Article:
Elaine Pagels, The Gnostic Gospels. Written in 1979, so in some ways a bit dated, this is nevertheless a ground-breaking classic study of what was happening in the early church in the times when The Gospel of Mary and other texts were jostling for position or exclusion in the debates around the formation of what was to become orthodox church theology. She argues how the selection or rejection of certain key theologies and traditions were sometimes based on political more than spiritual considerations. Well balanced and presented in a very readable style. Pagels also appears on a number of youtube videos, with an even-handed approach that is grounded in both good scholarship and personal spiritualty.

Cynthia Bourgeault, The Meaning of Mary Magdalene, Discovering the Woman at the Heart of Christianity. Wisdom teacher and Episcopal priest, Bourgeault’s approach is similar to Leloup’s – more spiritual than scholarly, and easily readable, whilst avoiding some of the less credible extremes of new age thinking. The book covers the traditions of Mary Magdalene both in and out of The New Testament and of Mary’s Gospel. If you enjoy the book, you may also like her recorded teachings on Mary Magdalene , available here

Karen King, The Gospel of Mary of Magdala, Jesus and the First Woman Apostle. In this 2003 classic, King argues persuasively against the ‘gnostic’ label, and shows how Mary’s Gospel was written at a time when Christianity had no common creed, canon, or leadership structure. Bringing us up to date, she suggests that “… the story of the gospel is unfinished. Christian doctrine and practice are not fixed dogmas that one can only accept or reject; rather Christians are required to step into the story and work together to shape the meaning of the gospel in their own time.” King’s book includes photos of the original codices (papyrus manuscripts), her own translations, and discussions about key themes, as well as setting the gospel in the wider context.

Ann Graham Brock, Mary Magdalene, The First Apostle: The Struggle for Authority. Brock investigates how the authority of Mary Magdalene in early Christian texts came to be gradually reduced over time, as the prominence of Peter grew in stature. Certain texts were rewritten, and the role of Mary was deliberately eroded.  In particular, Mary’s early status as apostle came to be diminished which, Brock argues, had serious implications for the ordination and position of women. In the example of the Acts of Philip, Mary Magdalene is shown as exercising apostolic leadership in the earlier Greek text, and then her character is directly and completely replaced by Peter in the later Coptic rewriting.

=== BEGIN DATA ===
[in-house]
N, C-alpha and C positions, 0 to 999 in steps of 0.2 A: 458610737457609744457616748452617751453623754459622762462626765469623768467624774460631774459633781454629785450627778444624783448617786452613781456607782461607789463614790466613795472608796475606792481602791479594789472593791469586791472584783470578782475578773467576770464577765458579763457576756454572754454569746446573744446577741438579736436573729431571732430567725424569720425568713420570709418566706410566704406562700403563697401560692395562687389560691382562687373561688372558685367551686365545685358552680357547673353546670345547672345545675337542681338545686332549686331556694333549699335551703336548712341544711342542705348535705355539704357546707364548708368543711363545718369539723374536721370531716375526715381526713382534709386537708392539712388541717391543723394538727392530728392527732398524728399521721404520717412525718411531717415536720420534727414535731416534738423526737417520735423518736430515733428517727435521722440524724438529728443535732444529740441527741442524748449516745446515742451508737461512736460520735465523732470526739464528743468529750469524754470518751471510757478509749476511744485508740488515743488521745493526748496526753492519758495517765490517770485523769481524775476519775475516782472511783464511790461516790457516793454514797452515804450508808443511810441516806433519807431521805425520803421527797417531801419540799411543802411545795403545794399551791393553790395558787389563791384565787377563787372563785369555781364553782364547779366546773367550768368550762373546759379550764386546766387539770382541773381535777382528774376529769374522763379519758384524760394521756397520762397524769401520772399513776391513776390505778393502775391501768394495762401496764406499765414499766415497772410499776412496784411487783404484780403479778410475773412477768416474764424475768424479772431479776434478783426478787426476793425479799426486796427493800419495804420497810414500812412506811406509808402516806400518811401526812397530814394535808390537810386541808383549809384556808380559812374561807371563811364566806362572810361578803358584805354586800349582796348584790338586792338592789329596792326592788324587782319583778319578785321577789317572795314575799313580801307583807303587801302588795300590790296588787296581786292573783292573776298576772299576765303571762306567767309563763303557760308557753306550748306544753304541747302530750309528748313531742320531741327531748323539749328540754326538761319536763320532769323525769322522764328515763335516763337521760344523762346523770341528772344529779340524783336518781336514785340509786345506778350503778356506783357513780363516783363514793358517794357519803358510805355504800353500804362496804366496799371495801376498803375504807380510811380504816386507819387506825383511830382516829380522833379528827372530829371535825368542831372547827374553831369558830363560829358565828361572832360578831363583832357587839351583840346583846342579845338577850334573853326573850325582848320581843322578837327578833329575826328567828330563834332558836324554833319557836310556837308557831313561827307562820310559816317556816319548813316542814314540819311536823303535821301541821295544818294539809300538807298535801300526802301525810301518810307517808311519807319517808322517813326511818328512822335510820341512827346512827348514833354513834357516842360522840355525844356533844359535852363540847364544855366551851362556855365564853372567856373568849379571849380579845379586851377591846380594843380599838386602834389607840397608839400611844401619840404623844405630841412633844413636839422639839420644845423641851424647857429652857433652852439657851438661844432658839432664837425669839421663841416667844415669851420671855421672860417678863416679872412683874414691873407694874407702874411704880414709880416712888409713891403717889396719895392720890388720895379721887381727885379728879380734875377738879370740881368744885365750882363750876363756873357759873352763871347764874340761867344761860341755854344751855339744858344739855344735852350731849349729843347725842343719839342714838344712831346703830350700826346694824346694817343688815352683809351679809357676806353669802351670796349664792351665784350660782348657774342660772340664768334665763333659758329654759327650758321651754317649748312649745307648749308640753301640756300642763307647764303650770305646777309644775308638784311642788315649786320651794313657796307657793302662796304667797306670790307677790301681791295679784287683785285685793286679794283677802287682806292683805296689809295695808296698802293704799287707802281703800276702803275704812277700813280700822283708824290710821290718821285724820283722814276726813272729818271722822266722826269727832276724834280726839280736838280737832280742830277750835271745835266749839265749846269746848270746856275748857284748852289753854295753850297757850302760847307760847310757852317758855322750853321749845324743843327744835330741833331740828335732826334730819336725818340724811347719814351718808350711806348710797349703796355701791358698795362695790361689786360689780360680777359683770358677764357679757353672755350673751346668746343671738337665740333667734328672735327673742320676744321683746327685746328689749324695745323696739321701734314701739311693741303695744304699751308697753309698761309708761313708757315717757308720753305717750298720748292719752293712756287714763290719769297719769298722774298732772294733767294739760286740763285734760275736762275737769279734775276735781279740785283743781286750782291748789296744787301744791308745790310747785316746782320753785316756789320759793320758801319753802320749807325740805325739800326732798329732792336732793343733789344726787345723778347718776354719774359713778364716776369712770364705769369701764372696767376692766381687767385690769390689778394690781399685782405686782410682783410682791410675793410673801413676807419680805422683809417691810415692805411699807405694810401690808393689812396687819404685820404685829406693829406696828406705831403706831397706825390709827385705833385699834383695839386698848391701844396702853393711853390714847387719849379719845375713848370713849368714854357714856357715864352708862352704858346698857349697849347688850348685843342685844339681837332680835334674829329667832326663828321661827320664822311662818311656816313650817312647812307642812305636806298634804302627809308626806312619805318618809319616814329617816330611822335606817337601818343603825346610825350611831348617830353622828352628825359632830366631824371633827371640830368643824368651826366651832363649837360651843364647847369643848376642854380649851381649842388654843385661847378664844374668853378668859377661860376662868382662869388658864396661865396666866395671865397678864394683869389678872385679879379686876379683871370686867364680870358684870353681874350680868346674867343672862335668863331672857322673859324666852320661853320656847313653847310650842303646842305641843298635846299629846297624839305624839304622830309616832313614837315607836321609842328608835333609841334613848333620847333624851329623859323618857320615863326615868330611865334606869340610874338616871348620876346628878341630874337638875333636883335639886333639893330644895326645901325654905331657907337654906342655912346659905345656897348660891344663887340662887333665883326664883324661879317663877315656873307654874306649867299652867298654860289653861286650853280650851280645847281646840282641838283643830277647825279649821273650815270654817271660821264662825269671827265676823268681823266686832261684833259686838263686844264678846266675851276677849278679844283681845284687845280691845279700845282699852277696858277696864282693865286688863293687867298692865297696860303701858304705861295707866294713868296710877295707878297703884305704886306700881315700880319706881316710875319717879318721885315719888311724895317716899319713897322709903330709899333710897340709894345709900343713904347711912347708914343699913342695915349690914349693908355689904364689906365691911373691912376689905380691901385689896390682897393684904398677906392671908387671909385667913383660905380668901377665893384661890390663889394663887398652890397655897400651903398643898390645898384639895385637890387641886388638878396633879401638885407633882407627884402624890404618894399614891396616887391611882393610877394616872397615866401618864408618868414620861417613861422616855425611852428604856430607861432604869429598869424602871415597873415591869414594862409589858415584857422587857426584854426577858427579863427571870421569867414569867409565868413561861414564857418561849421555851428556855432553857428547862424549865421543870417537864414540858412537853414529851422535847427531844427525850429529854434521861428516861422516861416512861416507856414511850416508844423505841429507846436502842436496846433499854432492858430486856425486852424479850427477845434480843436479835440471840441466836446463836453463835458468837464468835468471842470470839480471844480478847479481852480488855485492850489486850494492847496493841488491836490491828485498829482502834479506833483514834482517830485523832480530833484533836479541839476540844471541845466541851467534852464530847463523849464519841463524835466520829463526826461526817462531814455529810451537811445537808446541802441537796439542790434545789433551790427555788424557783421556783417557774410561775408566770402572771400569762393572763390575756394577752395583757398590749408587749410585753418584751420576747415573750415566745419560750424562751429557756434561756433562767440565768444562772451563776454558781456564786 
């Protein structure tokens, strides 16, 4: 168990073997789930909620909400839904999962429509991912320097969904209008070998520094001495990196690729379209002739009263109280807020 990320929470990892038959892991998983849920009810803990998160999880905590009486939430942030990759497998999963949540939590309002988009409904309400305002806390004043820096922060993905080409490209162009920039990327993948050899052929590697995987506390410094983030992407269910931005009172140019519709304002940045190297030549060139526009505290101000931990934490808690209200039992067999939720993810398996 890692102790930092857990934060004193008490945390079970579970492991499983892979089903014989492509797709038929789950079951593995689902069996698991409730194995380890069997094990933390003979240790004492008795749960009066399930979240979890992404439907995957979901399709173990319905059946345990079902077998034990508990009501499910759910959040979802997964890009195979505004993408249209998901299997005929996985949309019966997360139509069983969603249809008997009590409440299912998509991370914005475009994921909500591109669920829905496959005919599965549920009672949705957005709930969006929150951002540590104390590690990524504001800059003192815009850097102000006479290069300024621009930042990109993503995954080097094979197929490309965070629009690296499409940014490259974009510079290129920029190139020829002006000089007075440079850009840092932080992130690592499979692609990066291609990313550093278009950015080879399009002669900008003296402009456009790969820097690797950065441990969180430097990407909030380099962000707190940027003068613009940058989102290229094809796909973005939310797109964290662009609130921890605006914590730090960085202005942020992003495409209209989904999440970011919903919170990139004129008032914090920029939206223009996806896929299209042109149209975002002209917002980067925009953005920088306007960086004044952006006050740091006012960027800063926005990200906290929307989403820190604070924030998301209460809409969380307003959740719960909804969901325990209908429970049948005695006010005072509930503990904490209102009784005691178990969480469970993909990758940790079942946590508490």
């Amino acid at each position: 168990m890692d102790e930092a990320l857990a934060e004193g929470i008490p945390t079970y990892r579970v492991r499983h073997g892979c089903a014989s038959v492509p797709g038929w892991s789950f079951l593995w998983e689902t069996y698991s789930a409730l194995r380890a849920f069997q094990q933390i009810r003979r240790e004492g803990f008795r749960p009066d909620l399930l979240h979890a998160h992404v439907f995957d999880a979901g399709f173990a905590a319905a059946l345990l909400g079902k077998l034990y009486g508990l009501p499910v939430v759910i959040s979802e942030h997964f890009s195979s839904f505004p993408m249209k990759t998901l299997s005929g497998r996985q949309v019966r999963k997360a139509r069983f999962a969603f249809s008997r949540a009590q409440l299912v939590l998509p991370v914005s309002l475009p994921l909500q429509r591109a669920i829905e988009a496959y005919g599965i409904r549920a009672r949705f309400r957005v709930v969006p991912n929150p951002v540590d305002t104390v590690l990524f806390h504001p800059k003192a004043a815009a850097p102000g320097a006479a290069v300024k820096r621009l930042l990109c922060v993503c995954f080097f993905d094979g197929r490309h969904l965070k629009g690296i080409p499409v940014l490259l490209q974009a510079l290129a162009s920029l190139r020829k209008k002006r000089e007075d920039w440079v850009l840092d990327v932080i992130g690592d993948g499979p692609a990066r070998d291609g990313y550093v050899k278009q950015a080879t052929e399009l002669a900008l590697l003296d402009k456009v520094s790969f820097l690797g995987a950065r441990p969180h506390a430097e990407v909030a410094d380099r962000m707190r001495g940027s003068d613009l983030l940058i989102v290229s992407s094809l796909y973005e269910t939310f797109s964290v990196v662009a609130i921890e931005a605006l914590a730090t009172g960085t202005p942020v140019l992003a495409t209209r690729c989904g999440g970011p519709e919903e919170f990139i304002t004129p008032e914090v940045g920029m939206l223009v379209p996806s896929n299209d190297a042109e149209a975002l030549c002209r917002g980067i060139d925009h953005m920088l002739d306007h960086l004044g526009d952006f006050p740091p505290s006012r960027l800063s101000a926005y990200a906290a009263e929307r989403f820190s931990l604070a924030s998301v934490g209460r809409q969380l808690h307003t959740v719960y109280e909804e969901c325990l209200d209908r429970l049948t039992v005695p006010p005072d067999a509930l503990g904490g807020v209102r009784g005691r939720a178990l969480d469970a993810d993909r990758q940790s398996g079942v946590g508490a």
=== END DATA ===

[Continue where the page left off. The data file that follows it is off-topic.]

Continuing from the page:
Elizabeth Schrader, Was Martha of Bethany added to the Fourth Gospel in the Second Century?    Recent research paper by Schrader, looking at many examples of ‘textural irregularities’ in which Mary Magdalene was literally edited out of significant sections of the canonical gospels during scribal copying of some of the earliest known editions. See and several talks on youtube , e.g.

Deborah Niederer Saxon, The Care of the Self in Early Christian Texts    Saxon’s scholarly work looks at The Gospel of Mary, alongside other texts, through the lens of philosophers Michel Foucault and Pierre Hadot, focussing on divergent or complementary practices rather than beliefs of the early church. She highlights how Mary models the practice of speaking truth to power (parrhesia) as a method of radical self-care linked to concerns for social justice. This is contrasted with the active promotion of the practice of martyrdom in other schools of early Christianity. She compares the ‘ascent of the soul’ in Mary’s Gospel to other contemporary practices of concentrated meditation, suggesting the possibility that the vision may have been used as an imaginative spiritual exercise to develop proper perspective.